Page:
Thursday, June 17, 2004

I go ahead and stop criticizes & attacking and write a nice simple post about what I like to read on Shabbos & those two Blogging Butler Brothers go Soloveitchik on me. (Serves me right for dropping the Hock….)
So responding to Ezra (who apparently also speaks for Menachem):
Apparently E. doesn’t get my point at all. The purpose of a liberal arts education, (and for many Torah U-Madda) is not to gain the tools to be a better academic/Wissenschaft-er, but to have a more humanistic perspective on the Torah we learn. Do you think that I can’t read the EJ also? That I don’t know about historical/literary/linguistic/textual criticism of Jewish texts?
My point about reading Plato or Rumi Jalaladin or the Tao Te Ching is that these are some of the most profound reflective foundational texts of different cultures. Sociology & psychology give you insight into how peoples & people. History about different societies & cultures past. Literature should be obvious, etc.

There are alternatives in learning Sefarim ha-Kedoshim to either naïve Traditional readings or the knives of the Academy. One can reflect upon them using the whole of one’s knowledge. One can associate using the ideas that weave a web through one’s mind, built upon our experiences & the texts we have read). And one can acknowledge cultural & historic differences, while developing these relationships. It’s not about “How Does Midrash relate to Parallel Byzantine Christian Writings”. If that’s where you’re at, man, you need to spend some time away from the Academy.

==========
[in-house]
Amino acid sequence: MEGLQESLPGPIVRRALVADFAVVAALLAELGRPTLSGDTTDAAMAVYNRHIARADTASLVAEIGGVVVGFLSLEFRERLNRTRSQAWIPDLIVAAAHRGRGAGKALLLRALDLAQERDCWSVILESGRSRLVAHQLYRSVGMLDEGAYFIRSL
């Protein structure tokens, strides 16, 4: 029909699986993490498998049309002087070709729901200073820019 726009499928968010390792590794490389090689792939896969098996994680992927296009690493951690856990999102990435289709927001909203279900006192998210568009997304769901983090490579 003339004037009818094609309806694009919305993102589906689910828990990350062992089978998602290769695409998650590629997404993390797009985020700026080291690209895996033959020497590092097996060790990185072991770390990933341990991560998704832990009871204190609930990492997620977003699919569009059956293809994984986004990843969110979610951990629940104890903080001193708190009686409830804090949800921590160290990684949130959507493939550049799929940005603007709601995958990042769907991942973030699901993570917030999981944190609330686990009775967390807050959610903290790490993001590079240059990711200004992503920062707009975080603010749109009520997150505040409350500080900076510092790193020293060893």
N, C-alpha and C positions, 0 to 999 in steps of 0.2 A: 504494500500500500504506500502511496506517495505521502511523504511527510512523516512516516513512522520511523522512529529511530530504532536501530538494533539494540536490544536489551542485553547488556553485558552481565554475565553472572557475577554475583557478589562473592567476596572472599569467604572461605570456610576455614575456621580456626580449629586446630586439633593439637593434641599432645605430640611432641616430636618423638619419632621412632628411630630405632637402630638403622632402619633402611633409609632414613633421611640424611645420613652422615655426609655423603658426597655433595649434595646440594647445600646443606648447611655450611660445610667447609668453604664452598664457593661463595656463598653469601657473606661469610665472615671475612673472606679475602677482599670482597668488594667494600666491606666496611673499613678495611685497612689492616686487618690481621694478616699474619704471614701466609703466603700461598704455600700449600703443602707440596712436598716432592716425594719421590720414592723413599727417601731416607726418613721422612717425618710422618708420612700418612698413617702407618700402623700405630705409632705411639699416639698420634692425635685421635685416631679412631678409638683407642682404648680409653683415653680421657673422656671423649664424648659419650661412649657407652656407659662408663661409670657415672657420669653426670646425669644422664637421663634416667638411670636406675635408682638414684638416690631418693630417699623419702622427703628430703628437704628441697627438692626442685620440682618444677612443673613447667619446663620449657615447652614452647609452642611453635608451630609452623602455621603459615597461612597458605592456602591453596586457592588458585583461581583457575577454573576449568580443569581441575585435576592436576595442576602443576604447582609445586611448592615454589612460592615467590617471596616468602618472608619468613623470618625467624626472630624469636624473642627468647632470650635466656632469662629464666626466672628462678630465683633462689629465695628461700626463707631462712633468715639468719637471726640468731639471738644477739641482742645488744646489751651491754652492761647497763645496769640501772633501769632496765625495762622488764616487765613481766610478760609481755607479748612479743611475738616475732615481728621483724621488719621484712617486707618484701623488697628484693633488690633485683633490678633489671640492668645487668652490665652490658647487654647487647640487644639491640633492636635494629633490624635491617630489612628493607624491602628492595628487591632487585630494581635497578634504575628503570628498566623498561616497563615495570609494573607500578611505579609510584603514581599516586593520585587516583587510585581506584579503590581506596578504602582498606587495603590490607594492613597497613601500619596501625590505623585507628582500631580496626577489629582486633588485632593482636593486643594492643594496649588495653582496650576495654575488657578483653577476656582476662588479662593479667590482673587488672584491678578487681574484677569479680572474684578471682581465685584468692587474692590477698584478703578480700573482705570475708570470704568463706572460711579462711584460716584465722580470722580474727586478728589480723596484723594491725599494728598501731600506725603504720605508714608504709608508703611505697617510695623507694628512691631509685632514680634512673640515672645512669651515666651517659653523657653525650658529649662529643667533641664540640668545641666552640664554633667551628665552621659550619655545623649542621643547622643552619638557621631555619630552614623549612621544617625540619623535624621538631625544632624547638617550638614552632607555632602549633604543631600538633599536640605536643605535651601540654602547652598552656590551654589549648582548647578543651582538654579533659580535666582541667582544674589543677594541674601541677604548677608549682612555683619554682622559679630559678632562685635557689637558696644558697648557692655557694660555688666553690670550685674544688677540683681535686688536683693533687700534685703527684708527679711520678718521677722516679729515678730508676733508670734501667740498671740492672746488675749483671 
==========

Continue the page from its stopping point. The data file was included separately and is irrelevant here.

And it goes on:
It is about reflecting upon the Chumash using the Midrash as the springboard.

OK, so as Nachum Lamm & E. pointed out, Midrash Rabbah are not a single book (as most Midrashim, with the possible exception of Tanna D’bei Eliyahu, aren’t) but a collection. And your point being? So you cant cut it up and cut it up some more & label it ad infinitum. At the end of the day, does it make your Shabbos more meaningful? Does it make your interactions with other people more spiritual or holy? I am troubled by your question about reading Midrash “correctly”. If you assume that the Wissenshaft analysis is the most “correct” understanding of the Midrash, I would disagree. If you cannot incorporate your reading of “durkheim, heidegger and donne” into your learning of Midrash, then I would have to suggest that something is lacking your Torah U-Madda education.
When I suggested that Menachem read more non-Jewish texts before reading Midrash, I was trying to make this point. Developing breadth & depth before reading Midrash (unless Midrash was about developing his breadth). I thought that MB, being young should get a wider liberal arts education before specializing so heavily in the Jewish.
Regarding the MJB question, why not ask him his opinion on this matter & then blog it?

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